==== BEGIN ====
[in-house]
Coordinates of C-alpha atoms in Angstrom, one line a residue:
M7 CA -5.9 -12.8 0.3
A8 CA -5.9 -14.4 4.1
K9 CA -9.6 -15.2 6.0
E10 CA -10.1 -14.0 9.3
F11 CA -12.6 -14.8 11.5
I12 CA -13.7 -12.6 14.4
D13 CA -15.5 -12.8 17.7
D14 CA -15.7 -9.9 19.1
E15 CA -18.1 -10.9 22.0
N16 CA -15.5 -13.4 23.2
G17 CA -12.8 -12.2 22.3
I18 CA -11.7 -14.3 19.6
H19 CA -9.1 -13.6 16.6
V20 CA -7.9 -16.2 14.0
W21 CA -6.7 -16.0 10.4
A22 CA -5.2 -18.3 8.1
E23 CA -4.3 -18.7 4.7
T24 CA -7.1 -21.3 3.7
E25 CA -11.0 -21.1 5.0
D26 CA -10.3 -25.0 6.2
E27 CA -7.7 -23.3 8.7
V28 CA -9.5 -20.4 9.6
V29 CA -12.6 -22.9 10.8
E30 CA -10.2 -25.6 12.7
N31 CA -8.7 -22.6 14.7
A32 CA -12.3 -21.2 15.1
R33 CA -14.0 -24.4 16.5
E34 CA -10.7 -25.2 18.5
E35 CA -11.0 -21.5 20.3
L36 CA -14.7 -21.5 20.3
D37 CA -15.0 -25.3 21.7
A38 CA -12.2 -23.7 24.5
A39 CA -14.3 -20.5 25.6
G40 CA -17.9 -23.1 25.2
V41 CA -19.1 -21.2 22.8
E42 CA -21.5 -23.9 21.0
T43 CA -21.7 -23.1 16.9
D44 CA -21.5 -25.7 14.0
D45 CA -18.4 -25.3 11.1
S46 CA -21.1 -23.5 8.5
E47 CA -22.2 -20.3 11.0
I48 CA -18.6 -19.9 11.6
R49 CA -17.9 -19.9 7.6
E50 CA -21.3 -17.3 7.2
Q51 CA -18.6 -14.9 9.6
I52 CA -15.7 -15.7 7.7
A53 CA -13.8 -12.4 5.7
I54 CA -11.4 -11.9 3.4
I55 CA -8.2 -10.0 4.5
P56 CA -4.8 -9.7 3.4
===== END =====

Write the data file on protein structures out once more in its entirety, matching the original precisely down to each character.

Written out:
[in-house]
Coordinates of C-alpha atoms in Angstrom, one line a residue:
M7 CA -5.9 -12.8 0.3
A8 CA -5.9 -14.4 4.1
K9 CA -9.6 -15.2 6.0
E10 CA -10.1 -14.0 9.3
F11 CA -12.6 -14.8 11.5
I12 CA -13.7 -12.6 14.4
D13 CA -15.5 -12.8 17.7
D14 CA -15.7 -9.9 19.1
E15 CA -18.1 -10.9 22.0
N16 CA -15.5 -13.4 23.2
G17 CA -12.8 -12.2 22.3
I18 CA -11.7 -14.3 19.6
H19 CA -9.1 -13.6 16.6
V20 CA -7.9 -16.2 14.0
W21 CA -6.7 -16.0 10.4
A22 CA -5.2 -18.3 8.1
E23 CA -4.3 -18.7 4.7
T24 CA -7.1 -21.3 3.7
E25 CA -11.0 -21.1 5.0
D26 CA -10.3 -25.0 6.2
E27 CA -7.7 -23.3 8.7
V28 CA -9.5 -20.4 9.6
V29 CA -12.6 -22.9 10.8
E30 CA -10.2 -25.6 12.7
N31 CA -8.7 -22.6 14.7
A32 CA -12.3 -21.2 15.1
R33 CA -14.0 -24.4 16.5
E34 CA -10.7 -25.2 18.5
E35 CA -11.0 -21.5 20.3
L36 CA -14.7 -21.5 20.3
D37 CA -15.0 -25.3 21.7
A38 CA -12.2 -23.7 24.5
A39 CA -14.3 -20.5 25.6
G40 CA -17.9 -23.1 25.2
V41 CA -19.1 -21.2 22.8
E42 CA -21.5 -23.9 21.0
T43 CA -21.7 -23.1 16.9
D44 CA -21.5 -25.7 14.0
D45 CA -18.4 -25.3 11.1
S46 CA -21.1 -23.5 8.5
E47 CA -22.2 -20.3 11.0
I48 CA -18.6 -19.9 11.6
R49 CA -17.9 -19.9 7.6
E50 CA -21.3 -17.3 7.2
Q51 CA -18.6 -14.9 9.6
I52 CA -15.7 -15.7 7.7
A53 CA -13.8 -12.4 5.7
I54 CA -11.4 -11.9 3.4
I55 CA -8.2 -10.0 4.5
P56 CA -4.8 -9.7 3.4